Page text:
Visual Effects: Stuart Lashley
Film: “Thor: Ragnarok” (2017)
Distributed by: Marvel Studios
Directed by: Taika Waititi
Written by: Eric Pearson, Craig Kyle, Christopher L. Yost (based on “Thor” by Stan Lee, Larry Lieber, Jack Kirby)
Starring: Chris Hemsworth, Tom Hiddleston, Cate Blanchett, Idris Elba, Jeff Goldblum, Tessa Thompson, Karl Urban, Mark Ruffalo, Anthony Hopkins
Nominees in the category during the respective year: “Blade Runner 2049” (John Nelson, Gerd Nefzer, Paul Lambert and Richard R. Hoover), “Guardians of the Galaxy” (Christopher Townsend, Guy Williams, Jonathan Fawkner and Dan Sudick), “Kong: Skull Island” (Stephen Rosenbaum, Jeff White, Scott Benza and Mike Meinardus), “Star Wars: The Last Jedi” (Ben Morris, Mike Mulholland, Neal Scanlan and Chris Corbould), “War for the Planet of the Apes” (Joe Letteri, Daniel Barrett, Dan Lemmon and Joel Whist)
The scene that proves it: “God of Thunder awakens”
There is such a shortage of Black artisans in the visual effects space, especially in supervisory and leadership positions that it’s alarming that we’re not discussing this daily. Stuart Lashley has had a hand in a few big-budget efforts like “Baby Driver” (2017) and “Black Panther” (2018) as a visual effects supervisor. The most perplexing omission came with the lavish “Thor: Ragnarok.” From an exhibition match between Thor and Hulk to a final battle sequence that goes down as one of the MCU’s best, Lashley is overdue for love. Let’s see if he can do it again with the upcoming DCEU sequel “Aquaman and the Lost Kingdom.”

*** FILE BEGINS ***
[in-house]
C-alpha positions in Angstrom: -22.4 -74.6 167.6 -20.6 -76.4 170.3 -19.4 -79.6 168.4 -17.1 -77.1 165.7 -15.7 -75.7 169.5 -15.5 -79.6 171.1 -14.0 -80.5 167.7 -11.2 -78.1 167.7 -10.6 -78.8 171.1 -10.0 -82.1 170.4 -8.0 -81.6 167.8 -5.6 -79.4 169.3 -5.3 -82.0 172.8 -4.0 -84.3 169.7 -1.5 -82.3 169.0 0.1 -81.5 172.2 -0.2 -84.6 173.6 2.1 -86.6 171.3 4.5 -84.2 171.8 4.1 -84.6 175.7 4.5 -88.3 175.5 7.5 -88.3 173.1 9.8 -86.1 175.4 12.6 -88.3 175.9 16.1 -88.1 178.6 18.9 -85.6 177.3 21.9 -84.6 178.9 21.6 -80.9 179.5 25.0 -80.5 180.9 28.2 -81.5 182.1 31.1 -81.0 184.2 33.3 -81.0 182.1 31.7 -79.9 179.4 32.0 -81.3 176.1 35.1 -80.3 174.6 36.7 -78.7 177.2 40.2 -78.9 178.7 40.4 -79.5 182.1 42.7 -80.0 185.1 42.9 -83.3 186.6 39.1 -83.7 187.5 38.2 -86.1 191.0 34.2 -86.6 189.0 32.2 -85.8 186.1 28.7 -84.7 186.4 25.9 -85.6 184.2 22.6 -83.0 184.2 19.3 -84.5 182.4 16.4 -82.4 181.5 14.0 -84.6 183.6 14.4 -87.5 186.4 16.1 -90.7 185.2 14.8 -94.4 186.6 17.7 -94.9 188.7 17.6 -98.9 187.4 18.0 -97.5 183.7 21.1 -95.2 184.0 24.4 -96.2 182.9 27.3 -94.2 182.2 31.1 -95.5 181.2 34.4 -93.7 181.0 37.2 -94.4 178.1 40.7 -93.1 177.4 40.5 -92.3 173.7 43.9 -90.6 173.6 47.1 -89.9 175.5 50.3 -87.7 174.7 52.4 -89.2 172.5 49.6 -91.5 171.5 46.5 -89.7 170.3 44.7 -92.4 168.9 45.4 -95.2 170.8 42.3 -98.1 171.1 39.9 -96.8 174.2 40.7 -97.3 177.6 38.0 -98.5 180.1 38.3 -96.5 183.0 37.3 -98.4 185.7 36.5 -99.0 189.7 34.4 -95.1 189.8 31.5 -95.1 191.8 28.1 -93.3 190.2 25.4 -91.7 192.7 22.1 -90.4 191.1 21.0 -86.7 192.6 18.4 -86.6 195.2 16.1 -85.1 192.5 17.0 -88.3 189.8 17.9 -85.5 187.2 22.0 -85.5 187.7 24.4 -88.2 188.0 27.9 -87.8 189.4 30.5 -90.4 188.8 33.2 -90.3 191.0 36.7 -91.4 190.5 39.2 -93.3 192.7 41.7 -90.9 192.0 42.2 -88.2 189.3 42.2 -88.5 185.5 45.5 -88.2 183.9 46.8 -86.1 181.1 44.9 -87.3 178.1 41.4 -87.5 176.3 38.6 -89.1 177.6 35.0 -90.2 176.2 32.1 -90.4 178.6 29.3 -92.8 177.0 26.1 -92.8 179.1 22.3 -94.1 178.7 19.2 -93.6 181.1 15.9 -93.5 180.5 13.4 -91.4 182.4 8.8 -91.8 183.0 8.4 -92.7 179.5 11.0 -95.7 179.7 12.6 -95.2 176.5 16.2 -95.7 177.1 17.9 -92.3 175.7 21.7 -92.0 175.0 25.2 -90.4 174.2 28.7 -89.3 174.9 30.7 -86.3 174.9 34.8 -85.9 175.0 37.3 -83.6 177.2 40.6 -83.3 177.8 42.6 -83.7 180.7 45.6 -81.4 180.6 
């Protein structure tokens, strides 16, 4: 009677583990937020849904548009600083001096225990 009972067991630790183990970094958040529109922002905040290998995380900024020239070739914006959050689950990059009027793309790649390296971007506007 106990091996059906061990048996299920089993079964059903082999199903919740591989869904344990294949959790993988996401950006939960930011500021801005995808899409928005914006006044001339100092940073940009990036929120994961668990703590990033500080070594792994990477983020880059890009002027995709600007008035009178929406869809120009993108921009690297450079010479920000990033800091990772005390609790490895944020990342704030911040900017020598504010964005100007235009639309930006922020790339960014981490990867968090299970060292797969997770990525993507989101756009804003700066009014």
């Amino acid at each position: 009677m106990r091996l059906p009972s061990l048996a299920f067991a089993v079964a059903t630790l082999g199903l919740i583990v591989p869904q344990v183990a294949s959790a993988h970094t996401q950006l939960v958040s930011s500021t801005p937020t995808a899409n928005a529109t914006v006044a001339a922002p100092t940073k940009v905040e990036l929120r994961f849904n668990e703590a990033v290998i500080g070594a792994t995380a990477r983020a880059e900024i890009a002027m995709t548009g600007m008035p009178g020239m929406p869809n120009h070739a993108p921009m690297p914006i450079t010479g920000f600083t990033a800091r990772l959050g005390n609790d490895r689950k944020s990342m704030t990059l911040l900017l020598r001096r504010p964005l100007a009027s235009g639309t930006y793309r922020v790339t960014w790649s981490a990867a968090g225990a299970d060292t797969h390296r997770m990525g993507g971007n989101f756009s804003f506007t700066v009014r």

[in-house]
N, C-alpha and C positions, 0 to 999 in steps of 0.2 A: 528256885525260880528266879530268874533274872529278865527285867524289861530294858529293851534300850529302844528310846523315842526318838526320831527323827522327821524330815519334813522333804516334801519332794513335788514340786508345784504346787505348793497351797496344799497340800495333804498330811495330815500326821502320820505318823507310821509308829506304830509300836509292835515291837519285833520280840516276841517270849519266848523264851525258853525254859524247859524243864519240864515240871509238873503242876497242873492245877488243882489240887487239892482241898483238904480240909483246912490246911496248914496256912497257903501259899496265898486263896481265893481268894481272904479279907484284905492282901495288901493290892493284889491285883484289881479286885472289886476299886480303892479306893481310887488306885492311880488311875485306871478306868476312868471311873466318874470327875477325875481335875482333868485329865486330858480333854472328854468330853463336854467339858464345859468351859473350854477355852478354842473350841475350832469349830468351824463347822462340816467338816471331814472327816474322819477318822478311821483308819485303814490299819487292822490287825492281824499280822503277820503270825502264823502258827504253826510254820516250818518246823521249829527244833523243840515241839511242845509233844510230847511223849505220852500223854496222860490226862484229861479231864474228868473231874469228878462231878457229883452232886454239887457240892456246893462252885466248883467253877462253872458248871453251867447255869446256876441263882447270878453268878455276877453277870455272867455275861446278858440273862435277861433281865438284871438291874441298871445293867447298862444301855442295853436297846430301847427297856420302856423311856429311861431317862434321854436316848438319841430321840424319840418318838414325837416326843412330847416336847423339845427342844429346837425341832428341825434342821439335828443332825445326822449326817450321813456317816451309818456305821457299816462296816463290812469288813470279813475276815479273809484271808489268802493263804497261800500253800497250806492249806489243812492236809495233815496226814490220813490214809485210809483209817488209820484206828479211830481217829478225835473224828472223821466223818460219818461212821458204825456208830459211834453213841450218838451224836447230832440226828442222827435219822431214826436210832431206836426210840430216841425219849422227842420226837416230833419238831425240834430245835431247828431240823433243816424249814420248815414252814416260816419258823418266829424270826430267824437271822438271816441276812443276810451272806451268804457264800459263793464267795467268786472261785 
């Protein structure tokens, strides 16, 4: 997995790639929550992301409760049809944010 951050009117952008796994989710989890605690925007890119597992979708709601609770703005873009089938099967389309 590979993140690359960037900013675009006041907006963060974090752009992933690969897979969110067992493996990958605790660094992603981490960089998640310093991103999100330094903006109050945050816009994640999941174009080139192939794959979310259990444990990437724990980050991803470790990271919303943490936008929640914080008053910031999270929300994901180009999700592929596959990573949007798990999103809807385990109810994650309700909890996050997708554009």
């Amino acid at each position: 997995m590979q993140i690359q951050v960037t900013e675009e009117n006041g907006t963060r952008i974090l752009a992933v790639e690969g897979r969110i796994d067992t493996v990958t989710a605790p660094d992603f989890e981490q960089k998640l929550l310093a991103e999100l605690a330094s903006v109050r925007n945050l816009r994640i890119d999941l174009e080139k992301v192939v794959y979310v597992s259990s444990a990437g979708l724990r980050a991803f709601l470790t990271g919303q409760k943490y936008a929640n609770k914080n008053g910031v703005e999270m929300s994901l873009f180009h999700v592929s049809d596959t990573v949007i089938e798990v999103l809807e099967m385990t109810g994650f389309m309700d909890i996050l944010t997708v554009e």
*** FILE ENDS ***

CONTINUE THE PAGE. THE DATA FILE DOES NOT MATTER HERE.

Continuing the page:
Original Score: Michael Abels
Film: “Us” (2019)
Distributed by: Universal Pictures
Directed by: Jordan Peele
Written by: Jordan Peele
Starring: Lupita Nyong’o, Winston Duke, Elisabeth Moss, Tim Heidecker
Nominees in the category during the respective year: “1917” (Thomas Newman”), “Joker” (Hildur Guðnadóttir), “Little Women” (Alexandre Desplat), “Marriage Story” (Randy Newman), “Star Wars Episode IX – The Rise of Skywalker” (John Williams)
The scene that proves it: “Opening credit scene (Anthem)”
Michael Abels has created magic with Jordan Peele on both of his outstanding features thus far, “Get Out” (2017), which should have been nominated for original score, and the haunting notes on “Us” (2019), which should have been an across-the-board contender. His “Anthem” is pronounced throughout the movie’s orchestration and narrative reveals, building tension and suspense brilliantly.
Original Score: Tamar-kali
Film: “Mudbound” (2017)
Distributed by: Netflix
Directed by: Dee Rees
Written by: Dee Rees, Virgil Williams
Starring: Carey Mulligan, Garrett Hedlund, Jason Clarke, Jason Mitchell, Mary J. Blige, Rob Morgan, Jonathan Banks
Nominees in the category during the respective year: “Dunkirk” (Hans Zimmer), “Phantom Thread” (Jonny Greenwood), “The Shape of Water” (Alexandre Desplat), “Star Wars: Episode VIII – The Last Jedi” (John Williams), “Three Billboards outside Ebbing, Missouri” (Carter Burwell)
The scene that proves it: “Mudbound Theme”